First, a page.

What to Say about Potty Talk and More
- Potty Training Prep
- How to Talk to Your Child About Molestation
- 5 Ways to Make Potty Training a Success
- The Top 5 Potty Training Issues and How to Tackle Them
- How Children Learn to Talk
- How to Talk to Your Kindergartener
After 35 years as a teacher, child development specialist, and mother of triplets, Betsy Brown Braun has noticed some changes. “It’s not that parenting is different, it’s that we live in a very different world,” she says. Many of the parents she counseled reported feeling overwhelmed by competing theories on child development, the fast pace of life, and the sheer amount to worry about. With families scattered, there were fewer older family members to model childrearing and fewer people to turn to for advice.
That’s why Braun decided to write her book, Just Tell Me What to Say: Sensible Tips and Scripts for Perplexed Parents. “Some people find the title off-putting,” admits Braun, who notes that every child is different. “This book is designed to give parents lots of different choices about what to say, but it’s a starting point. There is no one-size-fits-all answer, but all kids will wonder about death. All kids will ask where babies come from.” They may also scream “it’s not fair!”, grab their siblings’ toys, and talk about one of their most favorite subjects at the dinner table: potty talk.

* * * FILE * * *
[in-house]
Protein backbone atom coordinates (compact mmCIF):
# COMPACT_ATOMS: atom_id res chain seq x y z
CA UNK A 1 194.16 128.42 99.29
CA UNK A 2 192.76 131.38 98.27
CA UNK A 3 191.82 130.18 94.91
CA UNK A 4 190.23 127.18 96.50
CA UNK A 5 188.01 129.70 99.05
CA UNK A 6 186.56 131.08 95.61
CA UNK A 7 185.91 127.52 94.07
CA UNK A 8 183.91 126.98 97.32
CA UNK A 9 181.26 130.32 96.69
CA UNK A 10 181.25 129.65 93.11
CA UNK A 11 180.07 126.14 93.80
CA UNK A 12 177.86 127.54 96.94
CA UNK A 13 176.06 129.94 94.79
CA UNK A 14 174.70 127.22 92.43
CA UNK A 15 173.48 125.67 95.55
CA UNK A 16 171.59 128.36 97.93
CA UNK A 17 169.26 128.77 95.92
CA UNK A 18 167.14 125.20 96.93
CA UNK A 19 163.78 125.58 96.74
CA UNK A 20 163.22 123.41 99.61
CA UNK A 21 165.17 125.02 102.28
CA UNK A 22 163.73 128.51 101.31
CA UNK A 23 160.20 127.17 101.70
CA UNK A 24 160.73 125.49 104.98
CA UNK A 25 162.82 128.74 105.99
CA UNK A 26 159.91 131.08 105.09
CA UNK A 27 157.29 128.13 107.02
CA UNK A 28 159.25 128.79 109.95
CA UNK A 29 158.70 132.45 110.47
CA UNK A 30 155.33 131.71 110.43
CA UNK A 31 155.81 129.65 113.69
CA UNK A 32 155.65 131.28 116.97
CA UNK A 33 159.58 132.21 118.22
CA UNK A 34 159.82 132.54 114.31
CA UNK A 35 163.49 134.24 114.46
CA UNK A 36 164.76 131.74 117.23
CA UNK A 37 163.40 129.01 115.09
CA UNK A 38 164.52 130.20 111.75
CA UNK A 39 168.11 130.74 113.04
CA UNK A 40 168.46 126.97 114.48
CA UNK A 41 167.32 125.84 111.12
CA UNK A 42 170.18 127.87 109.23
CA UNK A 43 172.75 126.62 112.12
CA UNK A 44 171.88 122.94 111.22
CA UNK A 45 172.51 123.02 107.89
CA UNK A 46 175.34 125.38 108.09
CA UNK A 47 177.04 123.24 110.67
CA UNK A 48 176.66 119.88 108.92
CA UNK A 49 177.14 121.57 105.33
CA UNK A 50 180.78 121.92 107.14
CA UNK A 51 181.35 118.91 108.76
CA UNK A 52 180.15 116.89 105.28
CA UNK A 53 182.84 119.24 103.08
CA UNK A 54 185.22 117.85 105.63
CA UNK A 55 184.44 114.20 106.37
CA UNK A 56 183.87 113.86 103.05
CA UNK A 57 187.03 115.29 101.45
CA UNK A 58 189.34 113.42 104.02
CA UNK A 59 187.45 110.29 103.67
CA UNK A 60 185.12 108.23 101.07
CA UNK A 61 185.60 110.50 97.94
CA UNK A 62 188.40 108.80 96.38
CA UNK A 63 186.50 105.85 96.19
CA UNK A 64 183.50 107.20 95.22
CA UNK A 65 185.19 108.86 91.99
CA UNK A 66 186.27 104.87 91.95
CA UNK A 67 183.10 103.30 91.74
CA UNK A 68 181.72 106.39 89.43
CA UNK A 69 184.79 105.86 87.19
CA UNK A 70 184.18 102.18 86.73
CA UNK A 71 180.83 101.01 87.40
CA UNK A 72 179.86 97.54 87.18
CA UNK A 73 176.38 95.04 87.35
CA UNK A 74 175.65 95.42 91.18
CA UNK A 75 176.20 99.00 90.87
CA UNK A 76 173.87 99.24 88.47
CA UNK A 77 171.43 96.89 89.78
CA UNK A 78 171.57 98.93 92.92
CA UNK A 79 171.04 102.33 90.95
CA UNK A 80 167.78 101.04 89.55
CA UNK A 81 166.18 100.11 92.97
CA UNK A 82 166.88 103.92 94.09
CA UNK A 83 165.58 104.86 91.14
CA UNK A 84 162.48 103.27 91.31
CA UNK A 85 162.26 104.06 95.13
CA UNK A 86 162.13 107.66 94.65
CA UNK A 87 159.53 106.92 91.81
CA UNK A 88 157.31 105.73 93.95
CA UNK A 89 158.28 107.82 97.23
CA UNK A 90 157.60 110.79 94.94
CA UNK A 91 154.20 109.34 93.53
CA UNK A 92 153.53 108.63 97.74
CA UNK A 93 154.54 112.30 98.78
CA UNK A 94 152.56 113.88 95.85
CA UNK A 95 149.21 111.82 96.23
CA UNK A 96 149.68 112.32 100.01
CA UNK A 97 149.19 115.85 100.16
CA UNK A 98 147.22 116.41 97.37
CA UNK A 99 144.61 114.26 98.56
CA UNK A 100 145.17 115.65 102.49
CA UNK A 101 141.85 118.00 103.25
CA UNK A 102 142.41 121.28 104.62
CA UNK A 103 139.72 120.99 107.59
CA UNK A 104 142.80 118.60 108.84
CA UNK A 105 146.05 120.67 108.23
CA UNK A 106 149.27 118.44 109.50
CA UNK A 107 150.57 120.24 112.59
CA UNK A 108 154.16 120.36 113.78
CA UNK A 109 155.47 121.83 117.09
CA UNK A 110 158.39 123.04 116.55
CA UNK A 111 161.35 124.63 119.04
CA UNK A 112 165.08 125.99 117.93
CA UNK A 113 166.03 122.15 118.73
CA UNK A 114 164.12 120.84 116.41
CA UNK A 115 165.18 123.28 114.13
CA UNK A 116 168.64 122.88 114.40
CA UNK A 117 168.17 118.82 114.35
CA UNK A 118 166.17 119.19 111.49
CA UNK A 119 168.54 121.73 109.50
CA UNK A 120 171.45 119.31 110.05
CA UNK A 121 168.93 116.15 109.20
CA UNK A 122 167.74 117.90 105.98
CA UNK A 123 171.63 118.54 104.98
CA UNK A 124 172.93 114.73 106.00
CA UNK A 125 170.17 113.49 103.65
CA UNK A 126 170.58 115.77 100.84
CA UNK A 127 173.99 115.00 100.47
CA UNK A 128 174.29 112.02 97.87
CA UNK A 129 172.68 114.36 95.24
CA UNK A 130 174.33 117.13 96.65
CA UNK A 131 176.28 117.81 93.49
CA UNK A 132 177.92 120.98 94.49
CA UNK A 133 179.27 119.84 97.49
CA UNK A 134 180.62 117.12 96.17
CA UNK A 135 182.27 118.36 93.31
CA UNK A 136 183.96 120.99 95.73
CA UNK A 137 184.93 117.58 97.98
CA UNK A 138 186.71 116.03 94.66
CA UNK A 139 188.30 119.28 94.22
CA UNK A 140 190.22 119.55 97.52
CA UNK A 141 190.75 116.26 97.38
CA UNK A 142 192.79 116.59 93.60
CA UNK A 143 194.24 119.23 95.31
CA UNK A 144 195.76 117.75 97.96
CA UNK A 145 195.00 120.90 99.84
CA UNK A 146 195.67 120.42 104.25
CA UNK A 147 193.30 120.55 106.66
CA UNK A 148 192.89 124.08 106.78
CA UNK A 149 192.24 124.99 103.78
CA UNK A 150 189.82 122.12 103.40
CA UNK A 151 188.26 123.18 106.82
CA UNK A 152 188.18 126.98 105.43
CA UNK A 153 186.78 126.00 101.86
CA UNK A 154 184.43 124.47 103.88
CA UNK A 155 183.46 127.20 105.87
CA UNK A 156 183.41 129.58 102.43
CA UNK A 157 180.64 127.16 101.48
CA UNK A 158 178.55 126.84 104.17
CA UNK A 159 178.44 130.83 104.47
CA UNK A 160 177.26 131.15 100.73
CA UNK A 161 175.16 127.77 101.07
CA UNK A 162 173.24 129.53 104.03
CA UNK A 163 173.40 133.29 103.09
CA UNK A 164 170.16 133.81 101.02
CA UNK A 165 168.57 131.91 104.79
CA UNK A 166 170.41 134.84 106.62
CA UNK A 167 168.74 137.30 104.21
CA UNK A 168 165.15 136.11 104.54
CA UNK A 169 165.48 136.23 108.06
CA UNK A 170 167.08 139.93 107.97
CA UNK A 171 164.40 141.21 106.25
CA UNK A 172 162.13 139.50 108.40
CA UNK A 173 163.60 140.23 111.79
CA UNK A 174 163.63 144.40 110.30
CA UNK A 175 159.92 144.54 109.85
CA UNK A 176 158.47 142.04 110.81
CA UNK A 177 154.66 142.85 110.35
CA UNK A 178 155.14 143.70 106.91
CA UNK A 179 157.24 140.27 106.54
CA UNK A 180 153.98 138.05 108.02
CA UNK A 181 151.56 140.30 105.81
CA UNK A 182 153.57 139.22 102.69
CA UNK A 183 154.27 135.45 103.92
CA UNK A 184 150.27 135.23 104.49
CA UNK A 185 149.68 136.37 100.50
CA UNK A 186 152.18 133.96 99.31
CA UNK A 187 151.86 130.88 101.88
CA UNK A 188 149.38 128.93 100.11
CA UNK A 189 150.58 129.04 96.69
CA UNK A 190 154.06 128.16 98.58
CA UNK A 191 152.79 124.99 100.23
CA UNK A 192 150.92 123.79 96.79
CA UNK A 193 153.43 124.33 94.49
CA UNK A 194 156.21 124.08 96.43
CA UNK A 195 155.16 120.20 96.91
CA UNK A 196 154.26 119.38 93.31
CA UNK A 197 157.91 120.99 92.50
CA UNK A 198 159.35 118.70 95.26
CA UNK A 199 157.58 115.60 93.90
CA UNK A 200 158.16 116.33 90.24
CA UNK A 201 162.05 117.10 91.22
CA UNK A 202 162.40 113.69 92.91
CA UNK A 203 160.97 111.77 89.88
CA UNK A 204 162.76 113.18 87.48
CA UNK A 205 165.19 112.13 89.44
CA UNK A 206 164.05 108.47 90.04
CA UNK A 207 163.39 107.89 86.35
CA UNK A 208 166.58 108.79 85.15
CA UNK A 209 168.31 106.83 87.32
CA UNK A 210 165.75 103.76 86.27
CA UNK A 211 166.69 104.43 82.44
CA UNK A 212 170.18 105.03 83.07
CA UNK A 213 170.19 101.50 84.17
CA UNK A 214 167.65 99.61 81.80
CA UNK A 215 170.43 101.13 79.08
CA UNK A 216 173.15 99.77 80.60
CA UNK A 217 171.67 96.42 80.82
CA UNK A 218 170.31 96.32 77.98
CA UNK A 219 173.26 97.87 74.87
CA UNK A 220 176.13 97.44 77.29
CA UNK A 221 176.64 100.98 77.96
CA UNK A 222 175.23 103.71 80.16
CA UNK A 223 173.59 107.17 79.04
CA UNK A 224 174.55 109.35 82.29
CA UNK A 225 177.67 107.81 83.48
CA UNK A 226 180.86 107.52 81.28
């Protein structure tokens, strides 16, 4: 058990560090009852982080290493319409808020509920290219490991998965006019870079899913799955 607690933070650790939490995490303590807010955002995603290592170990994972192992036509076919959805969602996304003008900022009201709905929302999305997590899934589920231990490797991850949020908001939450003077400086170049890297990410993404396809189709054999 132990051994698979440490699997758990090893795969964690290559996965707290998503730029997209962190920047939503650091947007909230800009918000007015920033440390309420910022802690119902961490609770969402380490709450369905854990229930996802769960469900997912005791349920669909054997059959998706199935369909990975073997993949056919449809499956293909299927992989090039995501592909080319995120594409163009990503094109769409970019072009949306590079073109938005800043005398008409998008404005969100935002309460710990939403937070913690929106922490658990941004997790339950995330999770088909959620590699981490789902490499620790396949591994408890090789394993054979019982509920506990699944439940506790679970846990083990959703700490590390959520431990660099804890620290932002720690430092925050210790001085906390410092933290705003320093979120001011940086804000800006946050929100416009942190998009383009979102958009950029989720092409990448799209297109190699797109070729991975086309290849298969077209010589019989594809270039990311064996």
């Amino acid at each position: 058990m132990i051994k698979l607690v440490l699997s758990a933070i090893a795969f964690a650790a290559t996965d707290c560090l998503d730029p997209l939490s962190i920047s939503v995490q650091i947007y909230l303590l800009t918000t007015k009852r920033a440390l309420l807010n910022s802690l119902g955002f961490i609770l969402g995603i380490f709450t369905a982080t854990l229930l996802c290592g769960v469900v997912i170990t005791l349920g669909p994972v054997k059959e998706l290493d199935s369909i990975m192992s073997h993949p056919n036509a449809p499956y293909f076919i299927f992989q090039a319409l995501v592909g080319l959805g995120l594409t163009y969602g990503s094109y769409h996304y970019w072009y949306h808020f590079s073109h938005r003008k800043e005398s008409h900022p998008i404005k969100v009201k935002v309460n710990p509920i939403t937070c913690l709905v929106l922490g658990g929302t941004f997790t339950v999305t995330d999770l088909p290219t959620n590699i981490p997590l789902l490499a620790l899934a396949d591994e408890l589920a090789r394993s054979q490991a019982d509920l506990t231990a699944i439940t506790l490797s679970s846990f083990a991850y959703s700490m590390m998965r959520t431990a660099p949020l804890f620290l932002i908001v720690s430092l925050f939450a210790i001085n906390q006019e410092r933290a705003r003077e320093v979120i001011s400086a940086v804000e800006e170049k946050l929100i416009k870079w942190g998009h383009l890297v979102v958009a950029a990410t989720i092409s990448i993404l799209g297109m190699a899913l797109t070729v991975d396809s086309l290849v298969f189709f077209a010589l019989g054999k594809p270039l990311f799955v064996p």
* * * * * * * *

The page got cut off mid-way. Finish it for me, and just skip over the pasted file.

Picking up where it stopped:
Let's take this last issue, for example. Four-year-olds, especially boys, find toilet talk hysterical; parents and teachers don’t. This all makes sense, says Braun: four-year-olds have recently mastered potty training, they’re exploring limits, and they’re starting to develop a sense of humor. Had enough? Here’s her advice.
- Explain the rules. “’I know that you really like to say words like poopie and pee pee and tushie. These are words that you may say with your friends who want to talk that way or in your room. Those are not words grown-ups want to hear.’”
- Disengage. Laughing or reacting rewards the child. Consistently ignore further potty talk and ask siblings not to egg him on.
- Use real words for body parts and functions. “Using correct names and labels gives the child permission to talk comfortably about these things, to ask any questions he may have and not feel embarrassed,” writes Braun.
- “Teach your child other ways to be funny.” Once your preschooler has them rolling in the aisles with knock-knock jokes and slapstick humor, he won’t need to resort to potty talk when he wants an audience.
Ultimately, says Braun, parents need to be aware of the emotional baggage they bring to parenting, tailor their style to the child they have, and trust their instincts. Her job, she says, is really more about instilling parents with confidence than anything else.
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